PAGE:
In history, some mistakes are as famous as successes.
A momentous example from a conceptual point of view was the misperception of the North-American philosopher/sociologist Francis Fukuyama, who, mesmerized by the fall of the Berlin Wall and the end of “real socialism,” wrote his famous piece about the “End of History.” History itself, much more effectively than the abundant criticism Fukuyama has received ever since (including an article I published in Contexto Internacional1), would demonstrate that Fukuyama’s epistemological breakthrough was merely an optical illusion. Not only would Fukuyama’s utopic capitalism soon suffer one of its most severe crises, but its democratic and liberal aspects would be replaced by the almost absolute domination of financial capital in countries of the periphery.
Nevertheless, as is the case with many other historical errors, the great mistake of the North-American “pop thinker” had the merit of calling attention to an important rupture in the International System that was in place since the end of the Second World War, a system essentially structured around two antagonistic powers standing for opposing ways to organize society. If the fall of the Berlin Wall and the changes that followed in Eastern Europe in its aftermath—mainly the unbelievable dissolution of the Soviet Union2—did not mean the end of History, they did signal a fundamental transformation in the way the International Order was organized, not only in normative terms, but, especially, in terms of power.
After the end of the bipolar world of the Cold War, a short period (indeed very short in historical terms) ensued, in which North American hegemony was or seemed to be a fait incontounable, an unassailable reality to which every other nation had to adapt. It was the time of concepts such as the “only remaining superpower” or “assertive multilateralism,” which, in effect, meant submission of International Organizations, especially the United Nations Security Council, to Washington’s designs. But it did not take too long before fractures in this unipolar system appeared. These derived, at least in part, from the arrogant way in which the “hyperpower” or hyperpuissance, in the apt expression of Hubert Védrine,3 acted to impose its goals, with little or no consideration for the views and interests of other nations, including some relatively powerful ones, such as the other four permanent members of the Security Council.
Beyond Uni- and Bipolarity
The underlying postulates of this period of “consented unipolarity” started to be challenged not only by the traditional rivals (Russia and China), but also by European powers, such as France and Germany. The latter, although not a permanent member of the UN Security Council, enjoyed growing influence in European and global affairs. The vision of a multipolar world order started to take shape and even less developed countries, such as Brazil and India, were considered as actors with a reasonable degree of influence on the global stage.4 The concept of multipolarity prospered and gained unexpected adepts. It was explicitly or implicitly accepted by the President of the United Sates himself who, in one specific situation (Libya) with broader implications, suggested that the US should “lead from behind.”5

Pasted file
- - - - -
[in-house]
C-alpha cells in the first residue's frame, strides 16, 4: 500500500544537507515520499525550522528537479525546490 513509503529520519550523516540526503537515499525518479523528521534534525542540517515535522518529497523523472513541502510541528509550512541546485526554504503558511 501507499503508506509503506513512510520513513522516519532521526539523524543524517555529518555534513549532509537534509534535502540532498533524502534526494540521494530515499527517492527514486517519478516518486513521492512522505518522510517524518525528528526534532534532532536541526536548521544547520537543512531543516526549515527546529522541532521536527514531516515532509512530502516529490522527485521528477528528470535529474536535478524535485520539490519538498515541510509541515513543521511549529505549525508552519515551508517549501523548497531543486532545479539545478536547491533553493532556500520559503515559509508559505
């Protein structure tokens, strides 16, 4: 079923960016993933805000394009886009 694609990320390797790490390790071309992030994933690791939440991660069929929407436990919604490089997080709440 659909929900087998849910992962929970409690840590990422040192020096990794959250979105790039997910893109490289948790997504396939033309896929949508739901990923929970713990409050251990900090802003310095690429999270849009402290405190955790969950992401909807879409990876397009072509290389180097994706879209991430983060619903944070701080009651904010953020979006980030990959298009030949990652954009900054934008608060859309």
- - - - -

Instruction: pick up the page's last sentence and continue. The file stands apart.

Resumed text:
It is important to note that, unlike the bipolarity of the Cold War and the short period of unipolar domination, the ideological element was notably absent in the conception of a multipolar order. More than the preference for a form of government or social organization, multipolarity reflected the notion of equilibrium or “balance” of power (hence the “scales” metaphor), in a manner not entirely dissimilar of the central idea that defined European politics since the Peace of Westphalia up to the Great Wars of the 20th Century (with some interruptions). Even though, in principle, it expresses a view of reality as “it is” and not necessarily as “it should be,” multipolarity carries with it, up to a point, a prescriptive or, if one prefers, an idealist content. It goes beyond the realm of sein and reaches the domain of sollen. For those who supported multipolarity as a policy, only a reasonably balanced distribution of power would promote effective multilateralism, in which the rule of law would prevail.
Looking at today’s world, there are reasons to doubt that multipolarity, as dreamt by politicians and diplomats in capitals as diverse as Moscow, Paris, Delhi and Brasilia—and, at some point, admitted in Washington—may indeed prevail. From a bird’s eye view of the international scene, what one sees, in theory and practice, is the rising of a new bipolarity, represented by the two most economically powerful nations: the United States, supposedly in decline, and the undoubtedly rising China.6 The moment of “il sorpasso”—an expression used a few decades ago to indicate the “overcoming” of Britain by Italy in terms of GDP (which by the way never happened)—will tend to provoke shocks and risks not to be neglected. But it is not by chance that in recent times it became fashionable among International Relations scholars to debate the applicability of the “Thucydides’ trap,” named after the great historian of the Peloponnese War who famously asserted that “it was the rise of Athens and the fear that this instilled in Sparta that made war inevitable.”
For those who supported multipolarity as a policy, only a reasonably balanced distribution of power would promote effective multilateralism, in which the rule of law would prevail.